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Arts Post-Netiquette

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Space-age cell phones, Stone-Age manners

Last month in a little theater outside Houston, an Australian tourist was enjoying a matinee of Brokeback Mountain. Halfway through the film, a cell phone rang. A woman answered it and began talking. Our international friend motioned for her to be quiet, but when the conversationalist ignored her, she reached over and tapped her on the arm to ask her to end the call.

The cell phone user hung up — and called the cops.

Like good taste and a sense of humor, everyone also thinks he or she has great manners. But as our lives become more convenient, we become increasingly self-centered. When politely asking someone to refrain from using their phone in the middle of a quiet movie theater results in an assault charge (ironically, the accuser felt the tap on the arm was “invading her personal space”) it’s obvious no matter how ubiquitous and evolved this new technology has become, the rules of cell-phone etiquette still haven’t caught on.

We have begun to think, “Why not take that call in the theater? It could be important. I’ll make it quick. I’ll whisper. I don’t want to miss anything. No one’s listening. As if when the phone rings its someone else’s prerogative to make us invisible (and inaudible) if we’re disturbing them. If only that were really an option for anyone forced to endure the recap of your latest dental visit or last night’s Southtown binge.

Designer and blogger Jim Coudal has taken matters into his own hands — and you can, too. Coudal created the Society for HandHeld Hushing, or SHHH!, offering printable cards (coudal.com/shhh.php) you can hand to offending cell-phone users. One of them reads, “Dear cell phone user. We are aware that your ongoing conversation about (fill in the blank) is very important to you, but we thought you’d like to know it doesn’t interest us in the least. In fact, your babbling disregard for others is more than a little annoying.” Another card is more pointed: “THE REST OF US DON’T CARE WHAT HE/SHE SAID TO YOU.” We suggest you have an exit plan after handing over the card.

A more controversial option, still illegal in the United States, is a cell-phone signal blocker. The device jams signals within the area or can be activated to introduce “natural atmosphere” to fade out any calls currently being conducted. The jammer remains anonymous. Although call blockers present an ethical problem for the consumer market (according to Wise Geek, more than 100,000 emergency calls are made from cell phones every day), the FCC is currently debating their use in some public places.

It’s easier to simply learn the basic rule of polite cell-phone usage: People should have the option of not listening to you. Which means the more trapped or enclosed the space, such as on public transportation or in an elevator, the less appropriate it is for you to take the call. Any venue where people may have come, and even paid money, to enjoy an experience that relies on an atmosphere of imagination and illusion that would be ruined by your private conversation is also off-limits: movie theaters, churches, observatories, musical venues, lecture halls, and museums.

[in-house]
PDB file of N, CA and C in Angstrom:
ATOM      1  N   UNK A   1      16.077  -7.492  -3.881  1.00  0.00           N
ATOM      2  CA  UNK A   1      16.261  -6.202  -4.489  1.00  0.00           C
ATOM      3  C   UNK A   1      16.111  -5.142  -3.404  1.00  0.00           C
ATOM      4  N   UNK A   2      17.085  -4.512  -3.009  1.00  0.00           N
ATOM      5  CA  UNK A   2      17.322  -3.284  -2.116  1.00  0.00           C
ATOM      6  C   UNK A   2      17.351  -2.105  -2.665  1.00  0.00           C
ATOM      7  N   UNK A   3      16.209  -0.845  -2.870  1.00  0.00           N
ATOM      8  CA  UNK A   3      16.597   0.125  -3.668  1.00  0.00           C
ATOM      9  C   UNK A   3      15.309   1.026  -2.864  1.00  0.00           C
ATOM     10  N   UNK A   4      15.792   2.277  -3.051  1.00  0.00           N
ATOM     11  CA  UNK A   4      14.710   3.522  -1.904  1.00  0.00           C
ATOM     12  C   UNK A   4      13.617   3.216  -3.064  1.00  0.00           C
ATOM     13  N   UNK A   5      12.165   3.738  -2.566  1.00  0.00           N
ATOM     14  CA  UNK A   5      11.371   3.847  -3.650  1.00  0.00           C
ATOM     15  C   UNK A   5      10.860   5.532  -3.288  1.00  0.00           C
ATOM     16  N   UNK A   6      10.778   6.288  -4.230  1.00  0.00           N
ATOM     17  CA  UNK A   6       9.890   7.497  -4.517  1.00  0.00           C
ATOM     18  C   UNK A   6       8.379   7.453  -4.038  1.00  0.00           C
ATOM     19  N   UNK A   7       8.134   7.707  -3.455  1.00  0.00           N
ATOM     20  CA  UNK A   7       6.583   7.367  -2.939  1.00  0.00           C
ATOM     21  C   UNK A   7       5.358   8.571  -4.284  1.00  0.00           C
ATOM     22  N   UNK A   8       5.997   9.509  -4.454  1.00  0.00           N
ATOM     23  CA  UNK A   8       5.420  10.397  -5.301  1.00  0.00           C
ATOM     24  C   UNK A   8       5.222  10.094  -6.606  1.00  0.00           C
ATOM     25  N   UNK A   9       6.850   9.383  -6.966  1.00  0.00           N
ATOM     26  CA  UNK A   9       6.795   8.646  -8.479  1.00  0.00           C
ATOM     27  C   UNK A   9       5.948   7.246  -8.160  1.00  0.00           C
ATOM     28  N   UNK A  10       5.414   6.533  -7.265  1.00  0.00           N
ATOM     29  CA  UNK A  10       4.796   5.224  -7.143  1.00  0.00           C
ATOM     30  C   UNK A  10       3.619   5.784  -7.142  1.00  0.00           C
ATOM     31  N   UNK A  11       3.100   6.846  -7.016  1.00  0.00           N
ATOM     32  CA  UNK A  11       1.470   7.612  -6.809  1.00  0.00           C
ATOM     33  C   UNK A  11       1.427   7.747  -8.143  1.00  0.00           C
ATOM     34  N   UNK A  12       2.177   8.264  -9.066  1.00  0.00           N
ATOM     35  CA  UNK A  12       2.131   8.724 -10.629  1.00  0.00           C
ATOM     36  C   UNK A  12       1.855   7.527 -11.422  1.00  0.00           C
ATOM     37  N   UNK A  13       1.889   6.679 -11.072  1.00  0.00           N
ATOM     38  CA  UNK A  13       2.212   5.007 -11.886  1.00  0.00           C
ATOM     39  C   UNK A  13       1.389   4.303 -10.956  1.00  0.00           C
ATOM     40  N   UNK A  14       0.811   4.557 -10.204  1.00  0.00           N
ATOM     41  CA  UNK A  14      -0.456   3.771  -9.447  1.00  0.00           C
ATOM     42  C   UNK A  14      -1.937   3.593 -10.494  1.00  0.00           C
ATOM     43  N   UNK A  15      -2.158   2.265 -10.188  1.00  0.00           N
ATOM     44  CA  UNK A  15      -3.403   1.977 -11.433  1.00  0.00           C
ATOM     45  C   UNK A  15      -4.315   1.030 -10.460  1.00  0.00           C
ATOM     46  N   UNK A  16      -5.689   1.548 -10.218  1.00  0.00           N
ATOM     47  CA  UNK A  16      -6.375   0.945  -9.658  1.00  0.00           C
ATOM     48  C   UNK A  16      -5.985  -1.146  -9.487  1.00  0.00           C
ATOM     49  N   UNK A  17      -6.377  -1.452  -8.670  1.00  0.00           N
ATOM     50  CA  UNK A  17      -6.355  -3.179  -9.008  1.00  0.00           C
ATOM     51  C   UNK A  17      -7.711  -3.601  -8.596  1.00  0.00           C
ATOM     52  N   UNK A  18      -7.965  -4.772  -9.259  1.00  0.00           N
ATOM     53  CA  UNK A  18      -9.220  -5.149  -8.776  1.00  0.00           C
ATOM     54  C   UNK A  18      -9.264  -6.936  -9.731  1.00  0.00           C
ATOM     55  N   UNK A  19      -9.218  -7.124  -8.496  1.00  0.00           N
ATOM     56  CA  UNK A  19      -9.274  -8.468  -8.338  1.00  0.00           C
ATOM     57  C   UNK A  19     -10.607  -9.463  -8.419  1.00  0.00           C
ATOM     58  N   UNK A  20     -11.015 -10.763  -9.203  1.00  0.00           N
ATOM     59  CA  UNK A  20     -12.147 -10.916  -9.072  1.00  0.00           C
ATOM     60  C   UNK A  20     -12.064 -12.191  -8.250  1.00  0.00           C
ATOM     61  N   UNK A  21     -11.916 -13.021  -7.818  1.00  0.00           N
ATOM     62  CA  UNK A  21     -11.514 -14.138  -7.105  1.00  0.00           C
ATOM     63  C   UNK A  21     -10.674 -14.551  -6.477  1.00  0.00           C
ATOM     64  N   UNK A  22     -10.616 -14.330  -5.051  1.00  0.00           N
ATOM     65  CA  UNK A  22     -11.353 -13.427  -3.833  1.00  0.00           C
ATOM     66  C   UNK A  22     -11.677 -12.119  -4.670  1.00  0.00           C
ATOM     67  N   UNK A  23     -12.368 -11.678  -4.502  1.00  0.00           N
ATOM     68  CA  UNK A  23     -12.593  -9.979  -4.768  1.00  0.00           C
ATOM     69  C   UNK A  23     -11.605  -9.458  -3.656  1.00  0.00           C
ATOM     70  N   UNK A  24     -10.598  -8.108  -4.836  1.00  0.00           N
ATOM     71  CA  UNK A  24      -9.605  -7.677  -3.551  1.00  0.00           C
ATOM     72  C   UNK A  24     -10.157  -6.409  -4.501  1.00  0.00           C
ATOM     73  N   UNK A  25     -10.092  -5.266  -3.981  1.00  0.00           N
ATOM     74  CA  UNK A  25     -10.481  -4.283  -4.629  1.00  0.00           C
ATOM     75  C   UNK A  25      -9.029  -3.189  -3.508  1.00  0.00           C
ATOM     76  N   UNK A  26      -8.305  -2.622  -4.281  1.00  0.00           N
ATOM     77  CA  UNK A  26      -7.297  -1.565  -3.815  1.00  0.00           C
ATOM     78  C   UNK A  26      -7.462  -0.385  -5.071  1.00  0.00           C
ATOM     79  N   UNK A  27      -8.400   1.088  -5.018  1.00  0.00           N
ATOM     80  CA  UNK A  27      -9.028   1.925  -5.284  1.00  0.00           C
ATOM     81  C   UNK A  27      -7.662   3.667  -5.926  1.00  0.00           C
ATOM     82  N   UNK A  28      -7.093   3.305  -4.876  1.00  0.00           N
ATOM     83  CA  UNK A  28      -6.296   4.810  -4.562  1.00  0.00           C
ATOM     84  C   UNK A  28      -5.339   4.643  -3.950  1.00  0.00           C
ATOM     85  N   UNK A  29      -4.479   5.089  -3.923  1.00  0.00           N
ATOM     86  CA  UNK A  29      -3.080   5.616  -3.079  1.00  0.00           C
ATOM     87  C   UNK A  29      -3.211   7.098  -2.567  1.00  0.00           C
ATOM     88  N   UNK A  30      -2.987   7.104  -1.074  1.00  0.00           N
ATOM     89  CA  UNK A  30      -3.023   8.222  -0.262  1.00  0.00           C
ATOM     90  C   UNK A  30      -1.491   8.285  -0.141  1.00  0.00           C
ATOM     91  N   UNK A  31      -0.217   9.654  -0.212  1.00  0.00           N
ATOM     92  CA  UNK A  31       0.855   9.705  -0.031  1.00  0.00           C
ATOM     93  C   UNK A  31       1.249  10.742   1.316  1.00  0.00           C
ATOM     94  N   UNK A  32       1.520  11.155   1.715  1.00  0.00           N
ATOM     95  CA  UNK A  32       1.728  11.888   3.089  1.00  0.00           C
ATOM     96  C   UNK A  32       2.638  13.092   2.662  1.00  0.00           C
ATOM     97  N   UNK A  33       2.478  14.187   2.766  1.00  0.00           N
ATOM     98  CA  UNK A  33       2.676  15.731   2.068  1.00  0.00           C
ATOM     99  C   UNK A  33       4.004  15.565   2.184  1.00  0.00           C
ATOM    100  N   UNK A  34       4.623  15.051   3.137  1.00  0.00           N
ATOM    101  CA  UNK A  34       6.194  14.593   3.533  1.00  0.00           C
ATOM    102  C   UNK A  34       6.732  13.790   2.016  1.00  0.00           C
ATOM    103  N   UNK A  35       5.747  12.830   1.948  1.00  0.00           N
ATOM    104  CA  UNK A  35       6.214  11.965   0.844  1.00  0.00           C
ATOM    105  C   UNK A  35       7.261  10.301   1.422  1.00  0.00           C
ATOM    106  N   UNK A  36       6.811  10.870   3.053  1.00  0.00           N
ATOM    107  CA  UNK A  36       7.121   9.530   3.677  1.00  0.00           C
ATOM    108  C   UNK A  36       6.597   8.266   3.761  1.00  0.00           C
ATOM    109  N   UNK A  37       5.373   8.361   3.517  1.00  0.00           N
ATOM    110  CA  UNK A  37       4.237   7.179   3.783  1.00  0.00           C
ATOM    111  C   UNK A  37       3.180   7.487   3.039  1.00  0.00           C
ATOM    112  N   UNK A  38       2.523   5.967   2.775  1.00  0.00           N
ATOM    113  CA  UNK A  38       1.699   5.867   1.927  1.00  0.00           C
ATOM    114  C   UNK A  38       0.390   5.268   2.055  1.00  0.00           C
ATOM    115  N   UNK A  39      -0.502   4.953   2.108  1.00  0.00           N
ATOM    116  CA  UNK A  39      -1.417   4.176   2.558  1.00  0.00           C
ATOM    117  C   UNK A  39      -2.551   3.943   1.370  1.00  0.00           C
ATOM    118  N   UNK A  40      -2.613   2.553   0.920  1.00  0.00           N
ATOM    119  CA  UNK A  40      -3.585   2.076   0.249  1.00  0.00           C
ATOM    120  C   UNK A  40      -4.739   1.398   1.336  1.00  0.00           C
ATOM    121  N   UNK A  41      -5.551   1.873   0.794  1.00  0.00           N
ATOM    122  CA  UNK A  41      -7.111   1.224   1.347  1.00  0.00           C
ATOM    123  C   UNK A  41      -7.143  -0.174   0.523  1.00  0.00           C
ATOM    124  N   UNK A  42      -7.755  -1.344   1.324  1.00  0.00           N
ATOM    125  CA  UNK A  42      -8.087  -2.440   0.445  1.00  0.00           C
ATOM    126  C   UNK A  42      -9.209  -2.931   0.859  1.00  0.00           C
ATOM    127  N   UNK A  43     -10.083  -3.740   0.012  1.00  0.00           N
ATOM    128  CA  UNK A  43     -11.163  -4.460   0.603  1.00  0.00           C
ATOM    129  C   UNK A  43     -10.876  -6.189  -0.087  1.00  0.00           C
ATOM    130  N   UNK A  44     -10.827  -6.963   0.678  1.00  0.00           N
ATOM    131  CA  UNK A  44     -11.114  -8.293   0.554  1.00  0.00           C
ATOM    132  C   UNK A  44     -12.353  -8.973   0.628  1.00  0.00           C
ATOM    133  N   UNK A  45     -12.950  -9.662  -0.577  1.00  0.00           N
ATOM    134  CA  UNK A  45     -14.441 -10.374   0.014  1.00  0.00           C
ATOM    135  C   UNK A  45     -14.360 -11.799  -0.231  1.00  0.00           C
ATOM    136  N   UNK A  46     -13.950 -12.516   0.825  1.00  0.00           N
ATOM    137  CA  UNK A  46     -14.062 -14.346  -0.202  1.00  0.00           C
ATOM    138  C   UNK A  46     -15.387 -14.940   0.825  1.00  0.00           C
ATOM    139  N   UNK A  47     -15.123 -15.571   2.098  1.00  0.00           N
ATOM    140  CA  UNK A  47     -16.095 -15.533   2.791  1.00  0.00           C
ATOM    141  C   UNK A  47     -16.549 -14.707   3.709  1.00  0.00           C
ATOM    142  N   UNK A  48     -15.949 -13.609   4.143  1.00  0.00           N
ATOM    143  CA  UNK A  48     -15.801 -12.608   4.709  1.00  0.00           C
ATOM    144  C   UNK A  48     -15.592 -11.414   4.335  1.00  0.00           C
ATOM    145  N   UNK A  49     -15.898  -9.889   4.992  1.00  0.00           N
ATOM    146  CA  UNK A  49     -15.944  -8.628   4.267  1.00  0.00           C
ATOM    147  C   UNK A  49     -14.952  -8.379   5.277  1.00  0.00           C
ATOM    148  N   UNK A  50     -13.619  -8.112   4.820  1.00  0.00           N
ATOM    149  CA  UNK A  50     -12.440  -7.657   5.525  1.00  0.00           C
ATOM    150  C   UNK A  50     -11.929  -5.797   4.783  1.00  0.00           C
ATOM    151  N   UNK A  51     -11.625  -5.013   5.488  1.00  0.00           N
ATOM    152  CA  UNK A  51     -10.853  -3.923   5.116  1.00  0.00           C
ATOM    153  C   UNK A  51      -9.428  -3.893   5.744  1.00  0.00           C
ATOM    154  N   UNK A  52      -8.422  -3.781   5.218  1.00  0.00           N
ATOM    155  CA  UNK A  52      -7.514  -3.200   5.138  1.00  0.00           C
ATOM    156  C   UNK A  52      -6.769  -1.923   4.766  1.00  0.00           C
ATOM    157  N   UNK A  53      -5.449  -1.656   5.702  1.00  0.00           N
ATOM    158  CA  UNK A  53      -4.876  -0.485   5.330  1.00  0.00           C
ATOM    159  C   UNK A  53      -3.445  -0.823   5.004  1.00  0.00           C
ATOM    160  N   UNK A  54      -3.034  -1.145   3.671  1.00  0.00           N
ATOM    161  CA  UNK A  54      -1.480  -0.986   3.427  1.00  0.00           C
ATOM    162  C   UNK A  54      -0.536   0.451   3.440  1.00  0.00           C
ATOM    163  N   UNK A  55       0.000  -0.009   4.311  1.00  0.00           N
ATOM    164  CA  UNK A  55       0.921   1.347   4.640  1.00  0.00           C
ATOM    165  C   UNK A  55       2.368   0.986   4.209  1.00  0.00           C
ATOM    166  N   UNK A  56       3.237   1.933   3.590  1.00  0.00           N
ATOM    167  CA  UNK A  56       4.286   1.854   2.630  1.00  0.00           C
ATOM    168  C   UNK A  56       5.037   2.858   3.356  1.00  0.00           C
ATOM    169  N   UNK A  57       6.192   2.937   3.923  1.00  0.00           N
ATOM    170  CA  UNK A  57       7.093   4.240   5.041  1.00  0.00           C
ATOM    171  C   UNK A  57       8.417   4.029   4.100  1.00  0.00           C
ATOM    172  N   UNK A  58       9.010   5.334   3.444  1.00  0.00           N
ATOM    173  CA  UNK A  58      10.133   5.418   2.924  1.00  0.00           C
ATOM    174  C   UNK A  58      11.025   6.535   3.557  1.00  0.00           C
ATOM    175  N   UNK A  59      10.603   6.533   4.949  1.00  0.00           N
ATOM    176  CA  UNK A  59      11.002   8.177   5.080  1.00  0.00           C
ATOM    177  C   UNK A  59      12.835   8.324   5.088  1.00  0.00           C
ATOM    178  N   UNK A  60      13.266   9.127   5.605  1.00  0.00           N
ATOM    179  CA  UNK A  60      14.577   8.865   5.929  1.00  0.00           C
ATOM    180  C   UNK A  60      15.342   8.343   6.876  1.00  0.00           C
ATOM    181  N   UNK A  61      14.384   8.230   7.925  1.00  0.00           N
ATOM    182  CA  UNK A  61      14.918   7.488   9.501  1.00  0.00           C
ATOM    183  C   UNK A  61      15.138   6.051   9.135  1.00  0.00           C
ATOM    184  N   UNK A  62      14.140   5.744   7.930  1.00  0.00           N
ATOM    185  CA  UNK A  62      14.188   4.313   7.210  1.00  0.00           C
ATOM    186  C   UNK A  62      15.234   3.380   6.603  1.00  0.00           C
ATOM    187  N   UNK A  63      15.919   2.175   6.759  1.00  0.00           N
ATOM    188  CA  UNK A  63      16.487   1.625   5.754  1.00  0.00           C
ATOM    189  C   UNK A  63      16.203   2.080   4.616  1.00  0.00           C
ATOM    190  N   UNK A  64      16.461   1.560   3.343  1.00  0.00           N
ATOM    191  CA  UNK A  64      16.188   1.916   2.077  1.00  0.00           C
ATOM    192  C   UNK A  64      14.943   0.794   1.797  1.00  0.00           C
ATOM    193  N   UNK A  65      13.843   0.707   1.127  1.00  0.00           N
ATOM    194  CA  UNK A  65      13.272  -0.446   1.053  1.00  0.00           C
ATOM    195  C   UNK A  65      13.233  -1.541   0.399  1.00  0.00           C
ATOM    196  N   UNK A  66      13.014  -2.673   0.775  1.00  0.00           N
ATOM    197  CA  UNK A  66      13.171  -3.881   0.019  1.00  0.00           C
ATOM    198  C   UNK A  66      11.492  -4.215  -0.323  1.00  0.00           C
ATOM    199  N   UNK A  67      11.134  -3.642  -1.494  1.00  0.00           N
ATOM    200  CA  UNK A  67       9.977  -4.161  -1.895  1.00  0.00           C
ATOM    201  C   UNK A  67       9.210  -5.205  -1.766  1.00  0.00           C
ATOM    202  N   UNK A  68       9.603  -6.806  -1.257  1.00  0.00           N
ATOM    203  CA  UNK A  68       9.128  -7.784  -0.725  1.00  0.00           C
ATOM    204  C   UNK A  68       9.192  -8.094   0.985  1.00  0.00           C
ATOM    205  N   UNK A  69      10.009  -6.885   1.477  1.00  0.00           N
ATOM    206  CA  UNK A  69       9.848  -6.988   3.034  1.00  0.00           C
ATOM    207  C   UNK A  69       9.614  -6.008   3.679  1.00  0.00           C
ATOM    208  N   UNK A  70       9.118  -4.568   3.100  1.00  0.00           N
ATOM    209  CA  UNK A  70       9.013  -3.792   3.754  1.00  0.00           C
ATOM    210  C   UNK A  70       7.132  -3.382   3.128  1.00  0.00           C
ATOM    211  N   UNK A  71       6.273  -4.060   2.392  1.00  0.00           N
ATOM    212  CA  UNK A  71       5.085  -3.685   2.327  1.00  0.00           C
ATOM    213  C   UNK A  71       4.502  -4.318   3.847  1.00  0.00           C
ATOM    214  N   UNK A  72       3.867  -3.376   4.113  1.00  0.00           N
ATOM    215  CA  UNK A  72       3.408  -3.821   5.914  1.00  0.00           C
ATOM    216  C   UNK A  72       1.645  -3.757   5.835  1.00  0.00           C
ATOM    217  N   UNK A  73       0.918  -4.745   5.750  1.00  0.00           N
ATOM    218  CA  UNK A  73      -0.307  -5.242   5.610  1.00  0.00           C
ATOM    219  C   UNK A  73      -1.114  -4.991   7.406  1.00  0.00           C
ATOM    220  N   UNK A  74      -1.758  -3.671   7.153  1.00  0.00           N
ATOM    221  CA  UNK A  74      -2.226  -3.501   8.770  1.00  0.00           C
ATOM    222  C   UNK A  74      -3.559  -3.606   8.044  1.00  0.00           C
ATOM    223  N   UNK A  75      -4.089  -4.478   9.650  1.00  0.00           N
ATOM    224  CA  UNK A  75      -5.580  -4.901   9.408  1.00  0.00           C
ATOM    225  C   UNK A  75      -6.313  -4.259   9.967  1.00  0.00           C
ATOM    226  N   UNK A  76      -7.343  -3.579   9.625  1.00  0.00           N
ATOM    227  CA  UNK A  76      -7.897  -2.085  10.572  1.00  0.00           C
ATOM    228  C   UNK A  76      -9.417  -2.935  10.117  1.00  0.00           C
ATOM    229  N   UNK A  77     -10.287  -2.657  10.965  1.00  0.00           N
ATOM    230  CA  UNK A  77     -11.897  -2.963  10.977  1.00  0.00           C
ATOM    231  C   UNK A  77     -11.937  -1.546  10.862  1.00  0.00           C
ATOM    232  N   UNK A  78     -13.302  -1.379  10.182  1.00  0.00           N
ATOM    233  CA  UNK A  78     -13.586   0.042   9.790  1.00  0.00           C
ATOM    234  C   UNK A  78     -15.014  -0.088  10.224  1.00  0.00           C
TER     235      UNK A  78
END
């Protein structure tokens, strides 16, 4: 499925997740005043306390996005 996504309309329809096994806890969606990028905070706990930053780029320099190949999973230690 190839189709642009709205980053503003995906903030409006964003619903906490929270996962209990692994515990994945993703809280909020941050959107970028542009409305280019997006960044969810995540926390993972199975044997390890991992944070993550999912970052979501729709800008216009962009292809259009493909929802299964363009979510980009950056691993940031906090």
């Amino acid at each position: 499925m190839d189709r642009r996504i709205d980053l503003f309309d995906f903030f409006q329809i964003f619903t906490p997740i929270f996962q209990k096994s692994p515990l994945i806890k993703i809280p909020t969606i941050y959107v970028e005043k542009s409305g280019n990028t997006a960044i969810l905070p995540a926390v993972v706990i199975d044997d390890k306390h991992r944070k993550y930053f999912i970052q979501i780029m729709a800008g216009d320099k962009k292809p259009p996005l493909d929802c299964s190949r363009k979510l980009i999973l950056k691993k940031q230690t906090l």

Real people and face-to-face conversations should always take precedence over mobile ones. It’s rude to interrupt a social engagement with a friend or guest to attend to business unrelated to the present company. If you are expecting an emergency call, let your guests know at the start of the evening.

If you must take a call in a public place, move away from people. Restaurants in New York City have begun installing cell-phone booths where the pay-phone bank used to be, to help remind diners not to take calls at the table. The “10-foot proximity rule” applies here — any closer and strangers are subject to your mundane personal business.

But if the general public must listen to you, do what you can to not annoy them. Keep a normal ring tone — not “La Cucaracha,” not “My Humps,” not Beethoven’s “Fifth,” not your toddler telling you he loves you. Better yet, set your phone to vibrate and keep it within immediate reach, or turn it off. Keep your call short and let the caller know you’ll get back to them when you can get some privacy.

No bad connection is made better by your shouting into the phone. Keep the tone of your voice low, even, and unemotional. Think about the subject of your call. Fighting with spouses, discussing intimate medical procedures, and leaking confidential company information are some of the worst offenses.

A last word of advice: Text messaging is silent and unobtrusive. With predictive text available, its as fast as talking for even the clumsiest fingers. And you can’t text and drive.

By Leigh Baldwin


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